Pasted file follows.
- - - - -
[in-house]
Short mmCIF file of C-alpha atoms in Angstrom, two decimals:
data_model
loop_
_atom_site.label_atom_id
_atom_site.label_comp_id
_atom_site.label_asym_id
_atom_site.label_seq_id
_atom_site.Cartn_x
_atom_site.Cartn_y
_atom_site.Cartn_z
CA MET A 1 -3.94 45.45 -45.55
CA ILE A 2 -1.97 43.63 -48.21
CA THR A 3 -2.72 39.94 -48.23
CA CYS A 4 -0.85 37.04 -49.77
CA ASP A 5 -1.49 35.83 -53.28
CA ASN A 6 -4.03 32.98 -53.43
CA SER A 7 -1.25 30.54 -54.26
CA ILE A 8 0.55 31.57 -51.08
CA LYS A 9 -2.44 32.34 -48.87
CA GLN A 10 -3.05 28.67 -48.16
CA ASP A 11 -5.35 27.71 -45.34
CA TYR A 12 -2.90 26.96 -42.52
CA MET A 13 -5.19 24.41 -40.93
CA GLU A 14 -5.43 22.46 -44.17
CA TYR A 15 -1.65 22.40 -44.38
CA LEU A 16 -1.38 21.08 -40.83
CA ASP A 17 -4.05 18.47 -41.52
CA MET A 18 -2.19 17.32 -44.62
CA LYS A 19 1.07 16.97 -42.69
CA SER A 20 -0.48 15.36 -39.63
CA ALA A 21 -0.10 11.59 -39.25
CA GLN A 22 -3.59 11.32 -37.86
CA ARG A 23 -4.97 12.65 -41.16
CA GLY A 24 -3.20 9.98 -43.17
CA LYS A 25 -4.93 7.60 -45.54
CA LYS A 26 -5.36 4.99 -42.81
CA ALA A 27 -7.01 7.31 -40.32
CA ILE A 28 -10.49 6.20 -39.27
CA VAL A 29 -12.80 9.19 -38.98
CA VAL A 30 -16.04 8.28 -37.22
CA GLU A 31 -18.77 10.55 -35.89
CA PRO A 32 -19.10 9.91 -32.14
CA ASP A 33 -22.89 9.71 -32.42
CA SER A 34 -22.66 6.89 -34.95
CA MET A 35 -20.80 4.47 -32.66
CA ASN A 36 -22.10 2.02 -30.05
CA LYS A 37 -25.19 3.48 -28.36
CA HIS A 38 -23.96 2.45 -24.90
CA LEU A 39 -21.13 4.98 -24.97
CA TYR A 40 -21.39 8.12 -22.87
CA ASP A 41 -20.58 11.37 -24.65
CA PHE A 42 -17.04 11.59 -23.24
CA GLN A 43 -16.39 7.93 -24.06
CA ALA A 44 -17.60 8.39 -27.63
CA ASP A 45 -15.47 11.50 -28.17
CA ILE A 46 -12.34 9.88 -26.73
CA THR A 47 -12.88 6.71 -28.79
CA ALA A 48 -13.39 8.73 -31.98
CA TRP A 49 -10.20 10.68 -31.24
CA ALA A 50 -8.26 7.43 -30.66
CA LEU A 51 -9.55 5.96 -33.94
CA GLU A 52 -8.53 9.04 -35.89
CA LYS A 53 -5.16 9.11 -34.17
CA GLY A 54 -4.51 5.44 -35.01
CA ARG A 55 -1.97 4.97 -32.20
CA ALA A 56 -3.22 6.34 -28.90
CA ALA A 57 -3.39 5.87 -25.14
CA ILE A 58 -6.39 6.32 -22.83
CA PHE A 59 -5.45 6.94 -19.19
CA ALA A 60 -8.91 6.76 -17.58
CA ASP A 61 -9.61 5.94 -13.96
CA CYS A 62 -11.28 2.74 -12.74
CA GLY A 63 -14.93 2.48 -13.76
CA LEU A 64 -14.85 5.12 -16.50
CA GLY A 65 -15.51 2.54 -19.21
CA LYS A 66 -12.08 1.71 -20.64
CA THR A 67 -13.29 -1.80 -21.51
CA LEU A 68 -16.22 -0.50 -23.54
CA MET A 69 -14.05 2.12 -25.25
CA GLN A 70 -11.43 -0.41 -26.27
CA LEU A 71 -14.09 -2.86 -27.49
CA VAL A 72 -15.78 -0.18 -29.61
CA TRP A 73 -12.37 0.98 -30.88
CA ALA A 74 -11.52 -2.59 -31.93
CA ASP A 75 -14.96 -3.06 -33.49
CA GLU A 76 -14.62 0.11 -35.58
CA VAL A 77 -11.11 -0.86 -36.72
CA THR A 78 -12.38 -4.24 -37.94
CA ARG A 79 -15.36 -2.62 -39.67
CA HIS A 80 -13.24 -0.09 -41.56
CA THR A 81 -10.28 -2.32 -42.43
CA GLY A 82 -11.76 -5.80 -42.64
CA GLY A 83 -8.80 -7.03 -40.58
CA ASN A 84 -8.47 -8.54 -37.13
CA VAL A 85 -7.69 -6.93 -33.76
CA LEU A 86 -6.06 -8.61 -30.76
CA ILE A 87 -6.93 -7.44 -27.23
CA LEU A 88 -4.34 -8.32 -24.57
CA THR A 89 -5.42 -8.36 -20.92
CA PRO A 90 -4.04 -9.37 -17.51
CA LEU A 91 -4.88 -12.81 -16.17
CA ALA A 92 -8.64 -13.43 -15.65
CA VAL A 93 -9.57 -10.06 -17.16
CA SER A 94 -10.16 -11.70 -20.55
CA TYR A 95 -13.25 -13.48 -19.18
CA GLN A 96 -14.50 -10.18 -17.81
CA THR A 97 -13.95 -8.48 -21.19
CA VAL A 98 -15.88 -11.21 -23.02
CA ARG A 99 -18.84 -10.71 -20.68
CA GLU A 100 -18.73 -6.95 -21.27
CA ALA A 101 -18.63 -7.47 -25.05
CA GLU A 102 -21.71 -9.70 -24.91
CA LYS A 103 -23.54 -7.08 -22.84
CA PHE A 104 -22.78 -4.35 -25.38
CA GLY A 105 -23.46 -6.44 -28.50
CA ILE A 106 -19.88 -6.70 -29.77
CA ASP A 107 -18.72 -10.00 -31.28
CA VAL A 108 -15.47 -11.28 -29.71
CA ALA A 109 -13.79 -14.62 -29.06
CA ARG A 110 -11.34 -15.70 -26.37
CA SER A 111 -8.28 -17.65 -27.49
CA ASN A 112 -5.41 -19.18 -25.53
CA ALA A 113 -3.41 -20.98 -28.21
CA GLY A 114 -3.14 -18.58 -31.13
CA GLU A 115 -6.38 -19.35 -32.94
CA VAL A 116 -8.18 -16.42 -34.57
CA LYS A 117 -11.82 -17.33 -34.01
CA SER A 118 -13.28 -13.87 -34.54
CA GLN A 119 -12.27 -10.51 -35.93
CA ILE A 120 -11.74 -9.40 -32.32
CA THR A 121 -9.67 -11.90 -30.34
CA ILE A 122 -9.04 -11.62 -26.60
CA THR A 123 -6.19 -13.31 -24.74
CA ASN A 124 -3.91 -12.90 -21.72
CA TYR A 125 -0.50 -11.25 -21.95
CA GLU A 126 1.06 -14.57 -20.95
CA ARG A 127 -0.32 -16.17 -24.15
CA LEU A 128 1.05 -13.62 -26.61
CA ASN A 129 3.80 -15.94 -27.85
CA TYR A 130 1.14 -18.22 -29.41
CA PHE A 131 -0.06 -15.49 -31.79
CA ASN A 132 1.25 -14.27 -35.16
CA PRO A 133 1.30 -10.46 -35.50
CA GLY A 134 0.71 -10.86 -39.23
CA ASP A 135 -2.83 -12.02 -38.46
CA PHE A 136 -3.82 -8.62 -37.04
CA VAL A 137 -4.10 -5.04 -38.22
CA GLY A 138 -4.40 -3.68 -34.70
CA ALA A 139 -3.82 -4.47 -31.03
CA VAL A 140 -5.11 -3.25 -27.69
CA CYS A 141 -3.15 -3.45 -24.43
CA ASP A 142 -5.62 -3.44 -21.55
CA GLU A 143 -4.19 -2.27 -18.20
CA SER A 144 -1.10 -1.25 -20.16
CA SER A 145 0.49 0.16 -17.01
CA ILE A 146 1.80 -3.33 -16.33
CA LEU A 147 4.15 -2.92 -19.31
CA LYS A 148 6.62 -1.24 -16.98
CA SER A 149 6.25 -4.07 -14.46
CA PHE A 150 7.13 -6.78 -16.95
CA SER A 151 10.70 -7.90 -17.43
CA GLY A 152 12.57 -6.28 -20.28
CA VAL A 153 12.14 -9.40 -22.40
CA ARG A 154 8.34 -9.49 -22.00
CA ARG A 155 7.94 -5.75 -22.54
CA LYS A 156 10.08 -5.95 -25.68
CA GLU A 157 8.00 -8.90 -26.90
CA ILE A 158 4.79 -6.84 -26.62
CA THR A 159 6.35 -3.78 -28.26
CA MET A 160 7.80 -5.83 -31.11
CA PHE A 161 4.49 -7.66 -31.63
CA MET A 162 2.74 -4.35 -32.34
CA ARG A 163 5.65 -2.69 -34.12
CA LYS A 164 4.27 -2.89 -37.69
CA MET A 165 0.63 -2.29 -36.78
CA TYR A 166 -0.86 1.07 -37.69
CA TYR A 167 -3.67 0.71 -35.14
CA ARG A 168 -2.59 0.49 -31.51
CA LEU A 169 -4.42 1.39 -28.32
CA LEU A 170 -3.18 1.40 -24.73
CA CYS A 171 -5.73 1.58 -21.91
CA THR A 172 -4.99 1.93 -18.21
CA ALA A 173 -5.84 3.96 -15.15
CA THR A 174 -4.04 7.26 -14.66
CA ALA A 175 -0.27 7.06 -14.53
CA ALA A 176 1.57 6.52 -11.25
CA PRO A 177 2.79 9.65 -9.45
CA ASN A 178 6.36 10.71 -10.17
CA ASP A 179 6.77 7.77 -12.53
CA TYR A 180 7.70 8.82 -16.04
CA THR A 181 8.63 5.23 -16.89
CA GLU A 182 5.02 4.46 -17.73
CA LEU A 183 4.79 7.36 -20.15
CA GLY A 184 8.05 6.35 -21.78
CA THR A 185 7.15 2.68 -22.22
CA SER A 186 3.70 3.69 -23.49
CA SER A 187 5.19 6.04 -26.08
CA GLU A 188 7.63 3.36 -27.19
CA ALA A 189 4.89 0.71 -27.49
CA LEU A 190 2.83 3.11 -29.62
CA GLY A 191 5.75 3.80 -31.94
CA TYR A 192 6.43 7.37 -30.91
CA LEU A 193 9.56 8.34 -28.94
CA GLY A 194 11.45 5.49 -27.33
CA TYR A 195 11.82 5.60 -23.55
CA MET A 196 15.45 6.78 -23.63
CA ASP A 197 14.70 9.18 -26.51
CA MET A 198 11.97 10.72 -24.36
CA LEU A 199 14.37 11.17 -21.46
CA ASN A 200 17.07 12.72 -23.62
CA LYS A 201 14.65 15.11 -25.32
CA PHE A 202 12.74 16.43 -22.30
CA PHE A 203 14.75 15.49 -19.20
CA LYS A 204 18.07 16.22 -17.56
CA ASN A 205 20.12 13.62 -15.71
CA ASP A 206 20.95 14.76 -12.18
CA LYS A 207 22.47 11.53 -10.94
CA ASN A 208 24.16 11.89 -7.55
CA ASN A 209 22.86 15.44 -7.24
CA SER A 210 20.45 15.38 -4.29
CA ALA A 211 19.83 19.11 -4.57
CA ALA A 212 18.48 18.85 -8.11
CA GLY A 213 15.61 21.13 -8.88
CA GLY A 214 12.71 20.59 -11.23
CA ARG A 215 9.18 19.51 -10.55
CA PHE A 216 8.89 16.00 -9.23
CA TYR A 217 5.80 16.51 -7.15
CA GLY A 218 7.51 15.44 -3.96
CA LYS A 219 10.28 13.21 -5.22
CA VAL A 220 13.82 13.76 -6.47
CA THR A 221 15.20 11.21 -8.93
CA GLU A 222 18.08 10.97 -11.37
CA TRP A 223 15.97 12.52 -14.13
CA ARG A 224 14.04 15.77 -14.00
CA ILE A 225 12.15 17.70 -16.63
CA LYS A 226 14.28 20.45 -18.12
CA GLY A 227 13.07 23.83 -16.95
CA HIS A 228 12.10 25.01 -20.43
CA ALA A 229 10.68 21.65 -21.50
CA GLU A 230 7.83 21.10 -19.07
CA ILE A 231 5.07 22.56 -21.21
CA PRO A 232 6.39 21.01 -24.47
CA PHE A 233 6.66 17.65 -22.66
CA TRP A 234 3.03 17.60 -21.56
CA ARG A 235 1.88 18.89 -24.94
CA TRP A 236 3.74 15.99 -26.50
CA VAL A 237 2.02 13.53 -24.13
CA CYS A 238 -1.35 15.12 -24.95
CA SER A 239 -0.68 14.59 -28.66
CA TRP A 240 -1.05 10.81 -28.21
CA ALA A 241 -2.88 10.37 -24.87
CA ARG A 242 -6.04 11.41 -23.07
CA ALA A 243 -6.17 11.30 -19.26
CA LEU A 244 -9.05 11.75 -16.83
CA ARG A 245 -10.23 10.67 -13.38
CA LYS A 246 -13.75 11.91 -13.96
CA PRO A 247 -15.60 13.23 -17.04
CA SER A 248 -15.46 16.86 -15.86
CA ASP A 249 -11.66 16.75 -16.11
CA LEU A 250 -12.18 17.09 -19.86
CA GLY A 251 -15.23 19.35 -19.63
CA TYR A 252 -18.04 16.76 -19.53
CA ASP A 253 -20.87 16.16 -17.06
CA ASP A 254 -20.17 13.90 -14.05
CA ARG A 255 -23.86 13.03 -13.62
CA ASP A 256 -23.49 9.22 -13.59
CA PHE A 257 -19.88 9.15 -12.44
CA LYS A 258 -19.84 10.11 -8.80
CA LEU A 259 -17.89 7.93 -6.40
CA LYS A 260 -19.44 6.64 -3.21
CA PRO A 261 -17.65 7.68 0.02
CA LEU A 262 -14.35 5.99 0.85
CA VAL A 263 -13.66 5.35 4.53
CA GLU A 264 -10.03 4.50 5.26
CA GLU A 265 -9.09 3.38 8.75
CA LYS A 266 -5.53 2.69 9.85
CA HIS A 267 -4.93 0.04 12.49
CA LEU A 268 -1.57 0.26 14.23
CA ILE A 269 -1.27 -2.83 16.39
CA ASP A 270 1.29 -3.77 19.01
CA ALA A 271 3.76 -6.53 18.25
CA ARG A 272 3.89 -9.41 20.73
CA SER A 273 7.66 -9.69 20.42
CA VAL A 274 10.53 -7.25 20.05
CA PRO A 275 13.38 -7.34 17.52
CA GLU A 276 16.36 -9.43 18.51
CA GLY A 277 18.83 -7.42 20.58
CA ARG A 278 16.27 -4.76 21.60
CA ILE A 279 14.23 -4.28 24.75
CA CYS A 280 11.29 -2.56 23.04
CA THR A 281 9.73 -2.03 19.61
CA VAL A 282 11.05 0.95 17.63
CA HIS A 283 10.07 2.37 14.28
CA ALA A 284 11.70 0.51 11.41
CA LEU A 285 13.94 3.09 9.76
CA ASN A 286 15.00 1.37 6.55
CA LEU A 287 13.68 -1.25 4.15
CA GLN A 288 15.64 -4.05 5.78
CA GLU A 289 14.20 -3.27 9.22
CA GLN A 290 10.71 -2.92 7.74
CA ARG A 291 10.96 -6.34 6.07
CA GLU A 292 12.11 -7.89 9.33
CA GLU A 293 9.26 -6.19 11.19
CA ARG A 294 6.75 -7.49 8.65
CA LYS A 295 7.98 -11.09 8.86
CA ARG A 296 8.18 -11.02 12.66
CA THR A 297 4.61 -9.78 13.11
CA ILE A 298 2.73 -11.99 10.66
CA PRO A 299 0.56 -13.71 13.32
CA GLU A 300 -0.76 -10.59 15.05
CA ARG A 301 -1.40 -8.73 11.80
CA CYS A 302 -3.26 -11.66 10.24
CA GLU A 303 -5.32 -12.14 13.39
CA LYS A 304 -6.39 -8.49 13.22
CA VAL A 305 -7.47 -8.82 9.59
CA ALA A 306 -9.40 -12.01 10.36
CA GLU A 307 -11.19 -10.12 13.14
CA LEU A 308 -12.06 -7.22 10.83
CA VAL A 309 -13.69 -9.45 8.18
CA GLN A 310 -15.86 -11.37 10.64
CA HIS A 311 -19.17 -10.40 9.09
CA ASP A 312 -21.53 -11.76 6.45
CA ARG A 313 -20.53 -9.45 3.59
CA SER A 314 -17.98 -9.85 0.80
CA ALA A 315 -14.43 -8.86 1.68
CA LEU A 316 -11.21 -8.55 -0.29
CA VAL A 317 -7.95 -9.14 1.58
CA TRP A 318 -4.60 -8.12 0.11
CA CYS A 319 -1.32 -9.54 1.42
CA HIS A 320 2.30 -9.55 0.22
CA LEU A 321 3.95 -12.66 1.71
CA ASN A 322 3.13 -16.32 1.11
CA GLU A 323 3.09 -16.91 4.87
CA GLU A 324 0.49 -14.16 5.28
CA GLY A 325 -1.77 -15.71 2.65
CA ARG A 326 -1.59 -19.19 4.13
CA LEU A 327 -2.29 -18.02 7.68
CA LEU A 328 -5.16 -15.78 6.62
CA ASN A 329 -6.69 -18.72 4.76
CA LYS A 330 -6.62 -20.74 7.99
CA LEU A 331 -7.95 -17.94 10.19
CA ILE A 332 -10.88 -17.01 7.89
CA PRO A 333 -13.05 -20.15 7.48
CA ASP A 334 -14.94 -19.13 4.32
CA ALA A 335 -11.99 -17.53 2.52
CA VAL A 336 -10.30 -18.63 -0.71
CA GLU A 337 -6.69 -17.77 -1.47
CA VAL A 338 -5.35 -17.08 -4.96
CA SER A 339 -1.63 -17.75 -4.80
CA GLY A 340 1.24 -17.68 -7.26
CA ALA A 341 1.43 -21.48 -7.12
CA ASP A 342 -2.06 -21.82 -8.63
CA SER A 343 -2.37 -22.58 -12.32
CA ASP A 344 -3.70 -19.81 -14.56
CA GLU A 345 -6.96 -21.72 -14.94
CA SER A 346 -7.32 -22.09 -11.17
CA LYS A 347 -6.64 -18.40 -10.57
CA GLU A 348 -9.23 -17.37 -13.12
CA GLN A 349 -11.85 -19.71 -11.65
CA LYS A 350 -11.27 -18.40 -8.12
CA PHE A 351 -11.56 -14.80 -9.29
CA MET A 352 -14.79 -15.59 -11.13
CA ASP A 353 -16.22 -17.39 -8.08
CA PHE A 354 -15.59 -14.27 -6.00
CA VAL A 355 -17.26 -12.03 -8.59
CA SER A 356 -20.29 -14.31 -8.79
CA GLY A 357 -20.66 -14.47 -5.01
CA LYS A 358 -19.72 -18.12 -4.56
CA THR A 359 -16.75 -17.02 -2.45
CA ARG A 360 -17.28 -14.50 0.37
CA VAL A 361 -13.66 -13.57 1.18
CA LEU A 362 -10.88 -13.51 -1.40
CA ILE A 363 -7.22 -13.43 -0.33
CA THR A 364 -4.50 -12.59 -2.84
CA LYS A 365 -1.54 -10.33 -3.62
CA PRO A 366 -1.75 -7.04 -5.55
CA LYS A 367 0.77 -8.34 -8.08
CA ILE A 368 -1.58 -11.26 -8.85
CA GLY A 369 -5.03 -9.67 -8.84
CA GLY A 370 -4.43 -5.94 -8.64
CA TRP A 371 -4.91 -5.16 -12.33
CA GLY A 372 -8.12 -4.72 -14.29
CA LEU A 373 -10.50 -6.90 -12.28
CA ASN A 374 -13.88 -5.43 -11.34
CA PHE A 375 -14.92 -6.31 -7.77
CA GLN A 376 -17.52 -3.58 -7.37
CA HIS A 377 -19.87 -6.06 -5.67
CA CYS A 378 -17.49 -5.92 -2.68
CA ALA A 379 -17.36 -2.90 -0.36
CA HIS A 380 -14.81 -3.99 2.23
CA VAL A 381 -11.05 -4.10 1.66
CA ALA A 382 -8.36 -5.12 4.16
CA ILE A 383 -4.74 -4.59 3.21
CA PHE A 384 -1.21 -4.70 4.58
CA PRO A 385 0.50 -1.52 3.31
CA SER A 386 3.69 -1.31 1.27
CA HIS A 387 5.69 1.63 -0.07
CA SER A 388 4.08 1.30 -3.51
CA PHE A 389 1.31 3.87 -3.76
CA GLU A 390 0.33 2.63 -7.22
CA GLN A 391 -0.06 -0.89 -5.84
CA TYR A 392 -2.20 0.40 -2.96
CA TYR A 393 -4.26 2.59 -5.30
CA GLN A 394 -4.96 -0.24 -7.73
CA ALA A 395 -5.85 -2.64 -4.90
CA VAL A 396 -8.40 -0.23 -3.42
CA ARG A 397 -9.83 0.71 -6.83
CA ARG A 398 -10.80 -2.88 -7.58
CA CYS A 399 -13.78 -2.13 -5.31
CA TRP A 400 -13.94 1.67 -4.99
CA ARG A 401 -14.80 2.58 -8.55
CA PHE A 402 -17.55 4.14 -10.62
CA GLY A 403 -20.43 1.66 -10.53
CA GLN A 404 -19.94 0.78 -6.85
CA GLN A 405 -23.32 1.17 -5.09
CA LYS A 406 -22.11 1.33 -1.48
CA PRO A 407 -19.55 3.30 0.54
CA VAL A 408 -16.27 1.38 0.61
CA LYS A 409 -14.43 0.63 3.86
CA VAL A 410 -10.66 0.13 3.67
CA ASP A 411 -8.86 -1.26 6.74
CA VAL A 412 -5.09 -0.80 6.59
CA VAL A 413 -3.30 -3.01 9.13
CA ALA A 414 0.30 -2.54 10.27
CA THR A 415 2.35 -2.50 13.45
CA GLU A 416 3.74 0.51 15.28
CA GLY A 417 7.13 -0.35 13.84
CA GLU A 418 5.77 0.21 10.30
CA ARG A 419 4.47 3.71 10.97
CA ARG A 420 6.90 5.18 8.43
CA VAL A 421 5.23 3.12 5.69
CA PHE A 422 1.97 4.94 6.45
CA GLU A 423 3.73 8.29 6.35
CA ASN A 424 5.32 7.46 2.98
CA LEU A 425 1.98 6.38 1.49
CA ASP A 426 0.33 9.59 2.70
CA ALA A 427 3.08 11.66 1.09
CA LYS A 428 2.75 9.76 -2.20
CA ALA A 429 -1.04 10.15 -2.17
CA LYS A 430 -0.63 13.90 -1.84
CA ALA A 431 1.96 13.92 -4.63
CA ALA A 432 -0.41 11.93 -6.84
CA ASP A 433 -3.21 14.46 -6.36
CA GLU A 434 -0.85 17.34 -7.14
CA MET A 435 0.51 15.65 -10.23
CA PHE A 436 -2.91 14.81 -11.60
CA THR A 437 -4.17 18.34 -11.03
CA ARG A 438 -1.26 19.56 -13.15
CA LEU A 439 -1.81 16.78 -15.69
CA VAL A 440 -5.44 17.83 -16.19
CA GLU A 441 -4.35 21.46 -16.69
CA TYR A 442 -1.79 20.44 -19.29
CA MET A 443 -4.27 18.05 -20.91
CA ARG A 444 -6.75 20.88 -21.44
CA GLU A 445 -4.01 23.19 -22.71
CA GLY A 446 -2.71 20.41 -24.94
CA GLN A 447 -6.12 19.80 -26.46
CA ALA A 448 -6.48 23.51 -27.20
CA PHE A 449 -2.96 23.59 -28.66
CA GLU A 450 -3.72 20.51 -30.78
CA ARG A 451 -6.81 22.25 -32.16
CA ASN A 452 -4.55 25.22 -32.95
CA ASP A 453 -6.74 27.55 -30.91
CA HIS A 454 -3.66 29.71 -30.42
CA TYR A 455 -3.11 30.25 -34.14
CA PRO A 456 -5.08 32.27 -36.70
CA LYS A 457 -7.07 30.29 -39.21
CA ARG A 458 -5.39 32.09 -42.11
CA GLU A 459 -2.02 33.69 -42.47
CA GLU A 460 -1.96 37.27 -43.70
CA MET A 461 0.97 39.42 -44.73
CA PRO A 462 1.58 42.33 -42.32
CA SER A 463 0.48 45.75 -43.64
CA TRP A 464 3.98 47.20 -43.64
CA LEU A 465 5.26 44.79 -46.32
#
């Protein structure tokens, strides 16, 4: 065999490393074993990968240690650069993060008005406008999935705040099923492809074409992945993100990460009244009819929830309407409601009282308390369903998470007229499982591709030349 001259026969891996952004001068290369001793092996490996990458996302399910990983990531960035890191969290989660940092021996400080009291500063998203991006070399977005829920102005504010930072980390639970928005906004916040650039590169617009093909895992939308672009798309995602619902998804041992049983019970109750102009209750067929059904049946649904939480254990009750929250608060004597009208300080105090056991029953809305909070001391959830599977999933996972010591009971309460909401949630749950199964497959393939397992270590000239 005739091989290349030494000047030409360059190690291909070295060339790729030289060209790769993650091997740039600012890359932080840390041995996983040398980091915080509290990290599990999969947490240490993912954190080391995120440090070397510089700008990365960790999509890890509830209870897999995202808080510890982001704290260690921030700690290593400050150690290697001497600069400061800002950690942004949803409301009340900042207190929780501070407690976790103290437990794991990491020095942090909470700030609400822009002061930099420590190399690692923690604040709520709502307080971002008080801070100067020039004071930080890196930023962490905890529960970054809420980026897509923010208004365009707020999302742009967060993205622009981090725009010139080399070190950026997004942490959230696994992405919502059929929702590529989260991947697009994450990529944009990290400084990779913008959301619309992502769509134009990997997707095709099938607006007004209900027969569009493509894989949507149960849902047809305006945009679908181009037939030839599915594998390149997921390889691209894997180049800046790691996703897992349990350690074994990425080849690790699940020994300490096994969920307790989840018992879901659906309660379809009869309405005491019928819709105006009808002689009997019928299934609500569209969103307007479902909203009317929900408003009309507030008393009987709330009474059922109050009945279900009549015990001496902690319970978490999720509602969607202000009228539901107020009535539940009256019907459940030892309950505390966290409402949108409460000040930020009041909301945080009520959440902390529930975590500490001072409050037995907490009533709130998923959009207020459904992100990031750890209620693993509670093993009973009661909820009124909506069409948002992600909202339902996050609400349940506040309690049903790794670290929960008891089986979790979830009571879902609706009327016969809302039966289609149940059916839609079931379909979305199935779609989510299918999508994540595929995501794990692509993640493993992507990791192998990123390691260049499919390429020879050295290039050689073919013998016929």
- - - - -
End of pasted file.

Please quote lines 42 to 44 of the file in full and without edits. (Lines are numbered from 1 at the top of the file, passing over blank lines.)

CA GLU A 31 -18.77 10.55 -35.89
CA PRO A 32 -19.10 9.91 -32.14
CA ASP A 33 -22.89 9.71 -32.42